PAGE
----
On the 20th of August, another fatal accident took place in the region of Evros. A vehicle, which was carrying 8 asylum seekers crashed, resulting in the immediate death of one person and two severe injuries. All of them were Kurdish from Syria and among them was a 15-year-old boy. The boy was seriously injured and is still receiving treatment at the University Hospital of Alexandroupolis. It was later recorded that 5 out of the 7 passengers who survived the car incident were COVID-19 positive.
2. The generalized practice of judicial authorities to convict newcomers with the offense of illegal entry.
HumanRights360 has identified that, since the incidents of the 28th of February 2020, judicial authorities tend to convict newcomers for illegal entry with disproportionately heavy penalties, often without even the possibility of suspension. Some of the heaviest sentences can include more than two years in prison, fines, and even without the possibility of suspending the sentence while pending appeal. Such convictions of newcomers often result in the imprisonment of asylum seekers who have officially registered requests, or verbal declarations of will, for international protection. The imprisonment of such groups for illegal entry is a serious violation of the Geneva Convention. According to Article 31 (1) of the Convention, no State Party can impose criminal penalties on refugees due to illegal entry or stay if they come directly from countries where their life or liberty is threatened.
As the Greek law stipulates (par. 1 case c of article 2 of Law 4636/2019) an applicant for international protection is a third-country national, or a stateless person, who declares orally, or through writing, before any Greek authority at the points of entry into the Greek Territory or within it, their request for asylum or subsidiary protection in the country, or in any way asks not to be deported to their country for fear of persecution due to race, religion, nationality, political beliefs or participation in a particular social group.
HumanRights360 has taken on the representation and legal support of two Turkish citizens following their conviction for illegal entrance who are currently facing a severely disproportionate sentence of four years in prison without suspension, and a fine of 10,000 euros each. Despite having requested international protection before the Single Member Criminal Court of Orestiada, their asylum applications did not prevent the Single Member Criminal Court of Orestiada from charging them for illegally entering the country. Furthermore, the Competent Receiving Authorities were not notified, as per art. 65, paragraph 9, of Law 4636/2019, nor were the applicants, according to their statements, referred to the competent authorities. The decision for such conviction highlights the judges’ lack of procedural knowledge concerning the asylum process. One of the decisions states:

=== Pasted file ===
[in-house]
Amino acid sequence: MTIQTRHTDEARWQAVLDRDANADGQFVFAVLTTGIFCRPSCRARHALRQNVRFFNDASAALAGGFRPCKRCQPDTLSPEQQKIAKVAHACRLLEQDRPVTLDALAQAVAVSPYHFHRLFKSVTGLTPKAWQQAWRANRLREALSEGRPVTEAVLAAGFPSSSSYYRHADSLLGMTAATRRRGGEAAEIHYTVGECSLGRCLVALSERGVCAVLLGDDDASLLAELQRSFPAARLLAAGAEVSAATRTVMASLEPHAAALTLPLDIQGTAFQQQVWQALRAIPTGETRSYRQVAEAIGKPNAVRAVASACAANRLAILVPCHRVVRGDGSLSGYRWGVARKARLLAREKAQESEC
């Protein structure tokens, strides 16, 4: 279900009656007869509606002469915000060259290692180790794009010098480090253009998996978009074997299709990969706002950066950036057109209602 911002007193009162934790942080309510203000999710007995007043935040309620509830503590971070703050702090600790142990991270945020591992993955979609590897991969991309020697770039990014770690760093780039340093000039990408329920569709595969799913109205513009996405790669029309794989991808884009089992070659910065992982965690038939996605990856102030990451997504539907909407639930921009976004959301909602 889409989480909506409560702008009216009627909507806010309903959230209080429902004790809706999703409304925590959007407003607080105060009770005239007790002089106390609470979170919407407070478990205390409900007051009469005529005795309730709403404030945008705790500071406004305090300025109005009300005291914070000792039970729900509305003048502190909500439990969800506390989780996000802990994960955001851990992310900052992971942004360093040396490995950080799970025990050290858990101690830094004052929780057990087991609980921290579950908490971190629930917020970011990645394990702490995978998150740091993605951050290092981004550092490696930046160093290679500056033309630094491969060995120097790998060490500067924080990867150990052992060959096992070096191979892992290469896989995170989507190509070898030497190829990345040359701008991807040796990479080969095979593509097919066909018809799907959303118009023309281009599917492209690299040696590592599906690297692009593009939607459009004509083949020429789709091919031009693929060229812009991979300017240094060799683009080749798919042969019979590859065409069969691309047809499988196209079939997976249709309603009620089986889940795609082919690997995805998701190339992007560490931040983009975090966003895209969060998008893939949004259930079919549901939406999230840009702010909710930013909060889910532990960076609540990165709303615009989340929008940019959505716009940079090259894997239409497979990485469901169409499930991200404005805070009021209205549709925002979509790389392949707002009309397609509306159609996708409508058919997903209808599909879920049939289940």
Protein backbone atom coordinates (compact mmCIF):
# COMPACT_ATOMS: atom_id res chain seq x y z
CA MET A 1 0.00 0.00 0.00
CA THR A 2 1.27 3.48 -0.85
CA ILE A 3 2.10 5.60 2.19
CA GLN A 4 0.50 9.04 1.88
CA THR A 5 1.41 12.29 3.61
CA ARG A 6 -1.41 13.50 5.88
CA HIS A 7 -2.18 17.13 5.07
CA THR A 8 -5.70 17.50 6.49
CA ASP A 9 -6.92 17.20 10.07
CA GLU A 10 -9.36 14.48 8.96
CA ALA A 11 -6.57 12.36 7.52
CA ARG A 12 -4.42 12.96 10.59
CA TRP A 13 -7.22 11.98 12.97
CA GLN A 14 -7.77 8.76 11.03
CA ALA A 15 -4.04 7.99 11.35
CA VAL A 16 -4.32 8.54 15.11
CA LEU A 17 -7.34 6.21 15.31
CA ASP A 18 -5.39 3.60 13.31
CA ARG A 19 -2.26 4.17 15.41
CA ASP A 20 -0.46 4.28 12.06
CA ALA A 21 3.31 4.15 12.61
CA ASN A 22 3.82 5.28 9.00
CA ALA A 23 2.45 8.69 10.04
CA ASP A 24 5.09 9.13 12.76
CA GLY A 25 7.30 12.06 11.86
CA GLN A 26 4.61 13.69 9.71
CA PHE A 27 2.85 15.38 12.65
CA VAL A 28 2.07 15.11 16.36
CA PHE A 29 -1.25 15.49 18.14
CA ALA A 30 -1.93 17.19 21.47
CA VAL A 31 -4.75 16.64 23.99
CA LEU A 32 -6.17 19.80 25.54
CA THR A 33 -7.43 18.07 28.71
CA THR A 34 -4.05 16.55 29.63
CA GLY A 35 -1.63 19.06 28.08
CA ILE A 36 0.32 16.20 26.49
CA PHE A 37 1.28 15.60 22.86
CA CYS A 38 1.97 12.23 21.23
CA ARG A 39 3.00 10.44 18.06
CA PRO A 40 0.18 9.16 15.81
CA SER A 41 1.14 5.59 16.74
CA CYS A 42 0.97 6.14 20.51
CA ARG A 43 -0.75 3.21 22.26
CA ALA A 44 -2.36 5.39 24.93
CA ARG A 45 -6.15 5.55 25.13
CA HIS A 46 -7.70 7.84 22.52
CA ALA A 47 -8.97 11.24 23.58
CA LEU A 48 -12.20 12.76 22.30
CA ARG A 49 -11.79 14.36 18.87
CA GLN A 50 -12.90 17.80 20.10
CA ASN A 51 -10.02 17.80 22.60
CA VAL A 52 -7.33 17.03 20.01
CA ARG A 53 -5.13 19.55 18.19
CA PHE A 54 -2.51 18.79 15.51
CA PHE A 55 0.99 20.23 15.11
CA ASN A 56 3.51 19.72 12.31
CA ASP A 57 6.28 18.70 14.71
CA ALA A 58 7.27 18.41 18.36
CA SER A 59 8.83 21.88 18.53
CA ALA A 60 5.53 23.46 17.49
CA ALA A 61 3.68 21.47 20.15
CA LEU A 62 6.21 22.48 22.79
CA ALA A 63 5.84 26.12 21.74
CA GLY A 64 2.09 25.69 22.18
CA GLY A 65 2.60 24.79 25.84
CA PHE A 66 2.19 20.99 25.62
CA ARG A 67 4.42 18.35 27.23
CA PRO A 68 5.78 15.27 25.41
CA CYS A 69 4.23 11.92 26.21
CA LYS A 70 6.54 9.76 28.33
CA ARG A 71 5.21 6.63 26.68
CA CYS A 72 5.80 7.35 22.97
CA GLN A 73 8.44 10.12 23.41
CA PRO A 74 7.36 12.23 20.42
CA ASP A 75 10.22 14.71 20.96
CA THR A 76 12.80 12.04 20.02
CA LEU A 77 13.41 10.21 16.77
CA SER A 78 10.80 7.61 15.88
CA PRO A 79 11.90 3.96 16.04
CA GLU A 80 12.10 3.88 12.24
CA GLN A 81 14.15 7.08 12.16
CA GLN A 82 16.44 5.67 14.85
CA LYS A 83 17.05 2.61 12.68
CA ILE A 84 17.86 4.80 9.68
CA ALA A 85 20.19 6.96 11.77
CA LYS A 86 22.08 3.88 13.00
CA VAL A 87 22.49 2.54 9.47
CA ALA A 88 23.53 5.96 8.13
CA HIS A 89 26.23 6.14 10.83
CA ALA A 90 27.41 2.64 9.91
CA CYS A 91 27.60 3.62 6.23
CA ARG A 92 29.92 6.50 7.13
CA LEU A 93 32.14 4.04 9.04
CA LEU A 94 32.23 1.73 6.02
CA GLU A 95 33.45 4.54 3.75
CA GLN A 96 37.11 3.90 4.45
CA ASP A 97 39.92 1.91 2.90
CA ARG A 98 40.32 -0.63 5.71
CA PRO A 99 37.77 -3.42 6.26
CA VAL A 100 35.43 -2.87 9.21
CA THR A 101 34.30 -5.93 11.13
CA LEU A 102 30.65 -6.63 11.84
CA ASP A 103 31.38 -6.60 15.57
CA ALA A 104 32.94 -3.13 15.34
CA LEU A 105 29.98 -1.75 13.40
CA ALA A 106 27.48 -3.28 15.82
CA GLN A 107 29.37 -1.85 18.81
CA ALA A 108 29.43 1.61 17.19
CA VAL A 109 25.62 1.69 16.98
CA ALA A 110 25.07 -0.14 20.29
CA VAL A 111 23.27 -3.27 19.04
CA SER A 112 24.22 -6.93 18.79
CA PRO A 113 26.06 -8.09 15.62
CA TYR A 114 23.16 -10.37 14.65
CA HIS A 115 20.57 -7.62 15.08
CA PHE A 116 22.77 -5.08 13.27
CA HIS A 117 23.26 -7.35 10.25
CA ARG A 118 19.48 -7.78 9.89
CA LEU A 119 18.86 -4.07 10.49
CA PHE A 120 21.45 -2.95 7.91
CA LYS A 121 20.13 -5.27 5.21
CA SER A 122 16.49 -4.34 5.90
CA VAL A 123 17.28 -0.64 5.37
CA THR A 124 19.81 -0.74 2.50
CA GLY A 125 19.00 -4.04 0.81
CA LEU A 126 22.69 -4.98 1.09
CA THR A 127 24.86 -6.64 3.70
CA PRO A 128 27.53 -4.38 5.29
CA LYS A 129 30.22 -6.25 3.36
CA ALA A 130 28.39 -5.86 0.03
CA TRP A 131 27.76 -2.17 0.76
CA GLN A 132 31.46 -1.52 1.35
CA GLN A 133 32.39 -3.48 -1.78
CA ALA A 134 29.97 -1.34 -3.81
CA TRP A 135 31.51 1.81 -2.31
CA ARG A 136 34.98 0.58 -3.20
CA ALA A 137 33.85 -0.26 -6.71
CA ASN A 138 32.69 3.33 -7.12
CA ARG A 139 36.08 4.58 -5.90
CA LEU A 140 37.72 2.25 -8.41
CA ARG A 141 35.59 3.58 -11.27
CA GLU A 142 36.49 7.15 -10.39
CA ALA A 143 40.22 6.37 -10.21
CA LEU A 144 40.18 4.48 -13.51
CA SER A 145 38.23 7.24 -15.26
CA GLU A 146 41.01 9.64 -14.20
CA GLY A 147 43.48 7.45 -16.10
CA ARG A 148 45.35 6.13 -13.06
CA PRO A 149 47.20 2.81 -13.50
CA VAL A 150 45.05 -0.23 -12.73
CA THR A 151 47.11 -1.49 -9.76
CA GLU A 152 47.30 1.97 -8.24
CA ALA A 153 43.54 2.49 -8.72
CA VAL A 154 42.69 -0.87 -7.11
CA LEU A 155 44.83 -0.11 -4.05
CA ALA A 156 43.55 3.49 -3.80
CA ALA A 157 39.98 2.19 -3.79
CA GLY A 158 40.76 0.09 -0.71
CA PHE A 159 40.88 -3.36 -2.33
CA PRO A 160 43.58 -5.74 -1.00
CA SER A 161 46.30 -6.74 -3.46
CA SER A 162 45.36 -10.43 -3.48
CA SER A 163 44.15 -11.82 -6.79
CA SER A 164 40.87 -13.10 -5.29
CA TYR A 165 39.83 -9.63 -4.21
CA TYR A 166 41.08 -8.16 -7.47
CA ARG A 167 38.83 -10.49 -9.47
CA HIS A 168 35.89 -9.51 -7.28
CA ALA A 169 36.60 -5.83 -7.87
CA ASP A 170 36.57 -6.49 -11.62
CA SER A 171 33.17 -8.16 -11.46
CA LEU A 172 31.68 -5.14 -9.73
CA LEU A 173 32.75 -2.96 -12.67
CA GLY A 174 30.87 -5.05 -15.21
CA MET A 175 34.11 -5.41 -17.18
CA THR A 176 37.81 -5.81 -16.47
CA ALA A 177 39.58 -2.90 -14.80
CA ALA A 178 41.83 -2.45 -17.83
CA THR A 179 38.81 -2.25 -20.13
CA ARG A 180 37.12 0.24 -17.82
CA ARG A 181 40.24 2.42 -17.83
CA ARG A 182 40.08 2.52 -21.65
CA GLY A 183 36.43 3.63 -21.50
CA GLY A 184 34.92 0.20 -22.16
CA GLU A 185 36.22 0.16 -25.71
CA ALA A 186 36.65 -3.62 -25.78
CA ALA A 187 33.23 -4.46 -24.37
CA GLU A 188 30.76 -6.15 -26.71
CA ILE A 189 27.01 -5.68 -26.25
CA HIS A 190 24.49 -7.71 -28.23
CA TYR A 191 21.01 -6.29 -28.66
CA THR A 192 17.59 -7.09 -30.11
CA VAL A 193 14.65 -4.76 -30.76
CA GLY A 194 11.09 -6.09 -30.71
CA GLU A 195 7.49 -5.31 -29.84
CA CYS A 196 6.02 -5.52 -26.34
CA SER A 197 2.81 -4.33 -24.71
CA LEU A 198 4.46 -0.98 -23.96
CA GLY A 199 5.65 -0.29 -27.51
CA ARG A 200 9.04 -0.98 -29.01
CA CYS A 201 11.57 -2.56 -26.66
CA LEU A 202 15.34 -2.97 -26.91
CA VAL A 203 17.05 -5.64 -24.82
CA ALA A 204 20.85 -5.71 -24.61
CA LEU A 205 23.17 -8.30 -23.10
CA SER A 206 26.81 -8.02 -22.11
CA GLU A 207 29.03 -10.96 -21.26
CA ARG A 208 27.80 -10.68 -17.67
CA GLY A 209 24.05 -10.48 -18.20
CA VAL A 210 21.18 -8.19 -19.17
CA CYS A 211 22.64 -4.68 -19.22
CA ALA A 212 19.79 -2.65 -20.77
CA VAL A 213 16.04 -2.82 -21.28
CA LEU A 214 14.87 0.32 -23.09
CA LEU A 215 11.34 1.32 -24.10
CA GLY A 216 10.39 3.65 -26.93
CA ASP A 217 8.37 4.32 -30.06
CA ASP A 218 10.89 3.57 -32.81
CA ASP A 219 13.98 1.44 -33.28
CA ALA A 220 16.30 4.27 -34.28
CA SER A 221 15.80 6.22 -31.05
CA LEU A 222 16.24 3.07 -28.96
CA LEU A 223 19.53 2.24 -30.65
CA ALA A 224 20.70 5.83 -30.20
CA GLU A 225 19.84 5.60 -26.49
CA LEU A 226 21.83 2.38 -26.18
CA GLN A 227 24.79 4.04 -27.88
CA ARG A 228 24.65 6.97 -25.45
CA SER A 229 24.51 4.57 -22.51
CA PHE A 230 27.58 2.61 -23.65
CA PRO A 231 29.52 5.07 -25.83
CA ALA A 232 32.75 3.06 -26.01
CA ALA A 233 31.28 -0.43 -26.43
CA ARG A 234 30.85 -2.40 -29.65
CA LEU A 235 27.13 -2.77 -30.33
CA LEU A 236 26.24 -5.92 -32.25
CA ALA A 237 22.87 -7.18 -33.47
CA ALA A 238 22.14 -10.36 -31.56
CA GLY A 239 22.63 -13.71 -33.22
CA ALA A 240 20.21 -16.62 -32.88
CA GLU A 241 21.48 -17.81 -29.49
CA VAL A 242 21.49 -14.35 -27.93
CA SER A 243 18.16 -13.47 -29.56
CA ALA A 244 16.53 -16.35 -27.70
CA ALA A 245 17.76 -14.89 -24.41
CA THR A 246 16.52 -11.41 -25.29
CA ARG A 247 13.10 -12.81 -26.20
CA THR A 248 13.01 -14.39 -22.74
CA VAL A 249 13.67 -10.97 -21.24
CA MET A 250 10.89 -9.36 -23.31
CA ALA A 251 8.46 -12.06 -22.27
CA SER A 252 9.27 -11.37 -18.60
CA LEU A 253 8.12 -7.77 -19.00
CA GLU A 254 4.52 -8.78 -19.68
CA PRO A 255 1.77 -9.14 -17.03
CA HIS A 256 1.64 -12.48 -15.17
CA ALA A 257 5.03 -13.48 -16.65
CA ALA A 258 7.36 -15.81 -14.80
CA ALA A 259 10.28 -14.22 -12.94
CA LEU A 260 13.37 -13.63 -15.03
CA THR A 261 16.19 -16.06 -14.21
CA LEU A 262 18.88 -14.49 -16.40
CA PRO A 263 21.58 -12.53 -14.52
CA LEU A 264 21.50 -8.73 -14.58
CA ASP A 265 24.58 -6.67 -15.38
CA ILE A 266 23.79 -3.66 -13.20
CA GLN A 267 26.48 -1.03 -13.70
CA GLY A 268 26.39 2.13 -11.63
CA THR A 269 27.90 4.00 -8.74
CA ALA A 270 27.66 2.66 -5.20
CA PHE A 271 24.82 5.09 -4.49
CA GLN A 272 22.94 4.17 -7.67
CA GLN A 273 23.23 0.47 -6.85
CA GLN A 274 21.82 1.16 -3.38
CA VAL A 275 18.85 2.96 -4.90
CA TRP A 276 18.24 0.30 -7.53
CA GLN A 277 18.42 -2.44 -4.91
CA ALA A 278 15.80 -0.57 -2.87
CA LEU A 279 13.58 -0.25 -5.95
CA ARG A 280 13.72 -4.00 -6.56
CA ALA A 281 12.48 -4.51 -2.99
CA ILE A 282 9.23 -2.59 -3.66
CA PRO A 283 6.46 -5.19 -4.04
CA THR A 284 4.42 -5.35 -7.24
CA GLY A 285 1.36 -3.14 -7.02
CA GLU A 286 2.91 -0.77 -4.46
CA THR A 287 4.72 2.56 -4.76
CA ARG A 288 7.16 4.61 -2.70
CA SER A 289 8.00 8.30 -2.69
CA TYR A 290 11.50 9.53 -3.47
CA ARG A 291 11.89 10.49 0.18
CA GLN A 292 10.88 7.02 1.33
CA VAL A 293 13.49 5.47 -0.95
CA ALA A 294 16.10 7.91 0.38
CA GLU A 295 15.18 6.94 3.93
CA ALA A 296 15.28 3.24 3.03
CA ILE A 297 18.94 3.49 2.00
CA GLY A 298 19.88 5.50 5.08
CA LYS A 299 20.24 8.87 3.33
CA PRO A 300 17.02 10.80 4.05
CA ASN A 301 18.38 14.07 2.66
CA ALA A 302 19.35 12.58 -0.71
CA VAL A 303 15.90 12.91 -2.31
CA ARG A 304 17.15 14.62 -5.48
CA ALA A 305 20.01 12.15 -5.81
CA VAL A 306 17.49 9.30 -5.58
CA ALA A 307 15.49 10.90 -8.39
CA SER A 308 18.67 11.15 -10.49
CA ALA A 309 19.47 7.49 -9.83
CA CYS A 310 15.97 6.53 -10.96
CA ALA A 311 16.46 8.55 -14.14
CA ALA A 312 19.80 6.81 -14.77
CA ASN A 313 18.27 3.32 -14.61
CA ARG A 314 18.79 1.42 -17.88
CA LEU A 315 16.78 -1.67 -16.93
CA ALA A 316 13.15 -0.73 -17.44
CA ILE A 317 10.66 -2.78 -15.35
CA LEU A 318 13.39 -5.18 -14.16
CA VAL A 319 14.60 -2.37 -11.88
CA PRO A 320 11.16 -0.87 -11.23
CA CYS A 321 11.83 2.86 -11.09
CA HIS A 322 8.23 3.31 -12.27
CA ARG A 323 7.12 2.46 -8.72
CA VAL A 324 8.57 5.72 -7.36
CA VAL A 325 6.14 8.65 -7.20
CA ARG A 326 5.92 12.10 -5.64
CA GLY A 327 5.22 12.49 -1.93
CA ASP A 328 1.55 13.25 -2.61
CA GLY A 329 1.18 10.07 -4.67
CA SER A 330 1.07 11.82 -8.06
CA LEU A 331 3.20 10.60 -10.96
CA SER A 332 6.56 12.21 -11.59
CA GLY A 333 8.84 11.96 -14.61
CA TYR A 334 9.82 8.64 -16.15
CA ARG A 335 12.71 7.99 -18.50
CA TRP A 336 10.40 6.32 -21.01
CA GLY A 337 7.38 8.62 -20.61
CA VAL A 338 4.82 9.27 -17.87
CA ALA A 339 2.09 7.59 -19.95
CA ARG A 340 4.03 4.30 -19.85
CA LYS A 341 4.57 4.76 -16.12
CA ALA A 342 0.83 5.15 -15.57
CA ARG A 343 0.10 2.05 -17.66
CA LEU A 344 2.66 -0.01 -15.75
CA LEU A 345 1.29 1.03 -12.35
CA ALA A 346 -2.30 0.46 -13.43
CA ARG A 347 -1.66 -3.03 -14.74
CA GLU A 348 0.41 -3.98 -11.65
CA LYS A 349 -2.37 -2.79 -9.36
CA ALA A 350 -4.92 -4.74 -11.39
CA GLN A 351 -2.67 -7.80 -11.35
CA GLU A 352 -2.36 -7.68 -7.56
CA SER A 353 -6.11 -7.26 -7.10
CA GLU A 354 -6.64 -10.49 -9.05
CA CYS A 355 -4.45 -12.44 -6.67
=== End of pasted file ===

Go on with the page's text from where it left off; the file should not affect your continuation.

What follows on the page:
“In particular, at the above place and time, the accused, a third-country national, namely a Turk, entered Greek territory intentionally illegally and proceeds improperly to the judgment on his asylum request”, rejecting it as follows ‘The alleged oral argument by the accused that he was pressured by Turkey and that he wishes to live in the safe place of Greece is considered at least insignificant, ungrounded and completely unconvincing, which cannot overturn the complete legal conviction formed by the Court”
Contrary to the common practice, it has been noticed throughout the last few weeks, that a significant number of people, usually those detained at Police and Border Patrol Departments, did not have to follow the flagrant delicto proceedings, but instead they received a notice for a pending trial for illegal entry within the first 10 days of their arrest and most of them were, finally sentenced to 15 months in prison with suspension and a fine of 3.000 euros. Moreover, for those who still follow the flagrant delicto proceedings, it has been noticed that the sentences are less strict and they usually receive a few months to a couple of years suspended prison sentences with a fine.
3. The militarization of the Borders
The crisis in Evros Region during February and March led to the establishment of harsh militarized border politics concerning the reception and identification process of the newcomers.